Dicruridae: Monarch Flycatchers
The family Dicruridae is a relatively recent grouping of a number of seemingly very different birds, mostly from the southern hemisphere, which are more closely related than they at first appear.
Many of the 139 species making up the family were previously assigned to other groups, largely on the basis of general morphology or behaviour. The Magpie-lark, for example, was assigned to the same family as the White-winged Chough: both build unusual nests from mud rather than vegetable matter. The Australasian fantails were thought to be allied with the fantails of the northern hemisphere (both groups share a similar diet and behaviour), and so on.
With the new insights generated by the DNA-DNA hybridisation studies of Sibley and his co-workers toward the end of the 20th century, however, it became clear that these apparently unrelated birds were all descended from a common ancestor: the same crow-like ancestor that gave rise to the drongos.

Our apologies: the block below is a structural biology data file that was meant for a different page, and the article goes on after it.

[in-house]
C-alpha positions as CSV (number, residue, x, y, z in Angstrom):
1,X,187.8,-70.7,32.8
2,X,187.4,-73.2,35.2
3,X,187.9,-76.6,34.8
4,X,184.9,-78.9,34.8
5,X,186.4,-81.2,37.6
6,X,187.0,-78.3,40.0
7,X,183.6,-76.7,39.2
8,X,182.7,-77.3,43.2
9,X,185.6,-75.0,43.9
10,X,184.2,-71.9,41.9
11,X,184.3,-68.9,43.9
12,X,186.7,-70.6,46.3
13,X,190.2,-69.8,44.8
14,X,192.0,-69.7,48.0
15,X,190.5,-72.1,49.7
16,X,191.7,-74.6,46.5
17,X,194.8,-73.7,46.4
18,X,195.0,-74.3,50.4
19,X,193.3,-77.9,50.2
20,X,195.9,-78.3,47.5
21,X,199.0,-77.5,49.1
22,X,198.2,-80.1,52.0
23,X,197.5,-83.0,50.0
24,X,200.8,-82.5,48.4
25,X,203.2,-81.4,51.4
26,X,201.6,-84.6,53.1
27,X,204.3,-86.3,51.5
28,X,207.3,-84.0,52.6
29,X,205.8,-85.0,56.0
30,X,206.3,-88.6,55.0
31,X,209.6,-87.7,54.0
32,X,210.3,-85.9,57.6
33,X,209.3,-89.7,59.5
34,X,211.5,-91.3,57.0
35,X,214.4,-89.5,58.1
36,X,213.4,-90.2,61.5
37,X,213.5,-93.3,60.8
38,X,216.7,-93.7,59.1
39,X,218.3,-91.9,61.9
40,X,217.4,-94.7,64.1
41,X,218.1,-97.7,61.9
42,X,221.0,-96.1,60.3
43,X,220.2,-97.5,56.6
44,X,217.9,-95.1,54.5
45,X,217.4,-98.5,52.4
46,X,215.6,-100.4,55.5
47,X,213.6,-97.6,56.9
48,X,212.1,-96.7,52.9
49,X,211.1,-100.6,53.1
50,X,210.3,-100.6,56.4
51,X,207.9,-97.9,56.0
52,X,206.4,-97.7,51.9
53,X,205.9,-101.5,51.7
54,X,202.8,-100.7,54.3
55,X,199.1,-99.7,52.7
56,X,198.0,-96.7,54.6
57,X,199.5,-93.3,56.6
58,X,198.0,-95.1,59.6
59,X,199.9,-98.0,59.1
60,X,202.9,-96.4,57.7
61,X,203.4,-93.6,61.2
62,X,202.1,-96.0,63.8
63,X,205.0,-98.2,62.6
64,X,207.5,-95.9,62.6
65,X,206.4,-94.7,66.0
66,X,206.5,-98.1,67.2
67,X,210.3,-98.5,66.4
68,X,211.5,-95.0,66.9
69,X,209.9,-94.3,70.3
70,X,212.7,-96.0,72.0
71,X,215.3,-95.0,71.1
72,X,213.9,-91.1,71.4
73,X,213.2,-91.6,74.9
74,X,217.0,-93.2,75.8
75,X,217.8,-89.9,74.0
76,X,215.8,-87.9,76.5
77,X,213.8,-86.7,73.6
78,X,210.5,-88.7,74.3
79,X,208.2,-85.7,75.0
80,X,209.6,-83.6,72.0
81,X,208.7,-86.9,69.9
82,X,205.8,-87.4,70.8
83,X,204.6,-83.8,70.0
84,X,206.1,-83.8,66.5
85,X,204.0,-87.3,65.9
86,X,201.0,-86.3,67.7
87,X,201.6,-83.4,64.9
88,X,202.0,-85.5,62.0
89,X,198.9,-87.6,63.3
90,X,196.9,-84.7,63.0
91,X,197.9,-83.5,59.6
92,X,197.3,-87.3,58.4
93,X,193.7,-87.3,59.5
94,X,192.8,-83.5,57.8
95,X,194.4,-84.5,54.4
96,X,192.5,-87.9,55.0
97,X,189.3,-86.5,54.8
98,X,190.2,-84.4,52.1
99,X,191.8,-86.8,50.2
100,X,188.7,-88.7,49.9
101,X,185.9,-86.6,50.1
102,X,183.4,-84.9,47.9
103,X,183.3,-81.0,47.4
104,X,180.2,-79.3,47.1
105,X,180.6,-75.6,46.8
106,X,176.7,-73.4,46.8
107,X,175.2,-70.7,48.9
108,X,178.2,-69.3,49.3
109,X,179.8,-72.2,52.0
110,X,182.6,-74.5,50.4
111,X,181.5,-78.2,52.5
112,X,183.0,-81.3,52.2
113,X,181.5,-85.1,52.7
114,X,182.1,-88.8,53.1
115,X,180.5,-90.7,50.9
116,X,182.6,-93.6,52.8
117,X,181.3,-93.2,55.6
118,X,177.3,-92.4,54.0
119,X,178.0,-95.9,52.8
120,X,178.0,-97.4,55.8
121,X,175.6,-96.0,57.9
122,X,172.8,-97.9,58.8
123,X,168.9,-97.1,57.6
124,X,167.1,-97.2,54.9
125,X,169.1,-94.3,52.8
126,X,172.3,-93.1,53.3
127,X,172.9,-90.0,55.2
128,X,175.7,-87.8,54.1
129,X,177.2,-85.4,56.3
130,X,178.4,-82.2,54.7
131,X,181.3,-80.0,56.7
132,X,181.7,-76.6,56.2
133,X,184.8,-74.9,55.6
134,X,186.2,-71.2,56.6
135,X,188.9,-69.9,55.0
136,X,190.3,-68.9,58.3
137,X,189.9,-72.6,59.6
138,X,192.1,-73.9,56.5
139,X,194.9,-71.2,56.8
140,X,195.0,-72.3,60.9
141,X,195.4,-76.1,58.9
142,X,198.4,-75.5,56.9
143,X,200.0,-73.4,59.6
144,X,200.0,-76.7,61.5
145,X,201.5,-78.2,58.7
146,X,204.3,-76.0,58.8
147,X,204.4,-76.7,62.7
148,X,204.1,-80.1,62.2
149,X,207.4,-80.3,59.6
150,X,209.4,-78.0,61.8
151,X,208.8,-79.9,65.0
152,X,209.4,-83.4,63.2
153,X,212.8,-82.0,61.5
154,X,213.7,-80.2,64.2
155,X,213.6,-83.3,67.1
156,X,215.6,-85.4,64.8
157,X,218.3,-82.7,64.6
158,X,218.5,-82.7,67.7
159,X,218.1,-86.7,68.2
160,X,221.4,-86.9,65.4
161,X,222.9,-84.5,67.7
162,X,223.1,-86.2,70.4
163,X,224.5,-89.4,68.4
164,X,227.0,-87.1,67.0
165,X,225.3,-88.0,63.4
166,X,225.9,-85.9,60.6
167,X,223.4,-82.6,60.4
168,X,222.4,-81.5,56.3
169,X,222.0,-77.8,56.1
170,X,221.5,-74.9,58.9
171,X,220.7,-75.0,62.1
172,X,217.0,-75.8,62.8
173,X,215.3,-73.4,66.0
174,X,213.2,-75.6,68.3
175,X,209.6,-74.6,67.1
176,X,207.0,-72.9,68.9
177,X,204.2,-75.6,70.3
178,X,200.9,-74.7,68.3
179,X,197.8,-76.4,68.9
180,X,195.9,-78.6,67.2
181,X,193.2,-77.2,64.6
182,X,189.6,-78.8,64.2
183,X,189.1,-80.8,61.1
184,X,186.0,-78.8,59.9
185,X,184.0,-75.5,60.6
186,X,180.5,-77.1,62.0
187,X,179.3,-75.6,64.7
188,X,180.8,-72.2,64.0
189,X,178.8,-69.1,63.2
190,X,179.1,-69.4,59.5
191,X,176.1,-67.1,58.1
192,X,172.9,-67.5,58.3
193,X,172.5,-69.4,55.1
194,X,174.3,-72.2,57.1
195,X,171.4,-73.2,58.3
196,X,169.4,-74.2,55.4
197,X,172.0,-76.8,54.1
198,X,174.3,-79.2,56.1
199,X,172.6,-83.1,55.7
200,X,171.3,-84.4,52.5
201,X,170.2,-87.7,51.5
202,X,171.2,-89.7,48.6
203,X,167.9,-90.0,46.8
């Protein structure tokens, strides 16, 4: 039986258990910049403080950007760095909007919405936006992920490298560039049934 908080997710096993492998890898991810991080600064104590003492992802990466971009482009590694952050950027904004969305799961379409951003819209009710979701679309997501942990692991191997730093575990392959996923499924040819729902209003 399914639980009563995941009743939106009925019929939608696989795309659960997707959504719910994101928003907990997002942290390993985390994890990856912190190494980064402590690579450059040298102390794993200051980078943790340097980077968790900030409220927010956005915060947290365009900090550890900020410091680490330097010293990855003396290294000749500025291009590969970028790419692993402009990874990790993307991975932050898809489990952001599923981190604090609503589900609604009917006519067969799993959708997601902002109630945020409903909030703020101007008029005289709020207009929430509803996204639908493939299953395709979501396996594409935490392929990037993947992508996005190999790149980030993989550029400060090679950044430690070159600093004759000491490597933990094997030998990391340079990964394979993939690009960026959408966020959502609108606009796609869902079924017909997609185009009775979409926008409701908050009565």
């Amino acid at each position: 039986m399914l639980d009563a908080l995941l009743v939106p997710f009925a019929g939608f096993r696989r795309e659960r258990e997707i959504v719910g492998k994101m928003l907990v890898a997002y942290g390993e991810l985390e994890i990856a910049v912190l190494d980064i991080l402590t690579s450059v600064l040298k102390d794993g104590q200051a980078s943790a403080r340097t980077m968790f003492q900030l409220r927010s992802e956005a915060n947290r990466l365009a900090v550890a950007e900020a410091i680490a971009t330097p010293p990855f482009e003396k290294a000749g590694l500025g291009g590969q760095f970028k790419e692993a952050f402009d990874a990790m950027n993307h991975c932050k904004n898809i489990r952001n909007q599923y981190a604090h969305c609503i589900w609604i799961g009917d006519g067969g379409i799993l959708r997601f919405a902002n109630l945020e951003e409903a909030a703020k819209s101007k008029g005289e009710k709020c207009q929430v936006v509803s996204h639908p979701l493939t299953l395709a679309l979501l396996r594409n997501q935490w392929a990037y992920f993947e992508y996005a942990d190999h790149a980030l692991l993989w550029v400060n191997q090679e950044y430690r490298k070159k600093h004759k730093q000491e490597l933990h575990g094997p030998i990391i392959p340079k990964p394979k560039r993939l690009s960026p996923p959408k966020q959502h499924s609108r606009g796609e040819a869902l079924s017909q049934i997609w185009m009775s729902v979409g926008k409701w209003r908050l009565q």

Subfamilies of Dicruridae
- Subfamily Monarchinae: boatbills, monarch flycatchers, Magpie-lark
- Subfamily Rhipidurinae:fantails
- Subfamily Dicrurinae:drongos
High Quality Species Photos, Videos and/or Articles Contributions are welcome! Click here to upload articles and images.
Please Note: The images on this page are the sole property of the photographers (unless marked as Public Domain). Please contact the photographers directly with respect to any copyright or licensing questions. Thank you.
The Avianweb strives to maintain accurate and up-to-date information; however, mistakes do happen. If you would like to correct or update any of the information, please send us an e-mail. THANK YOU!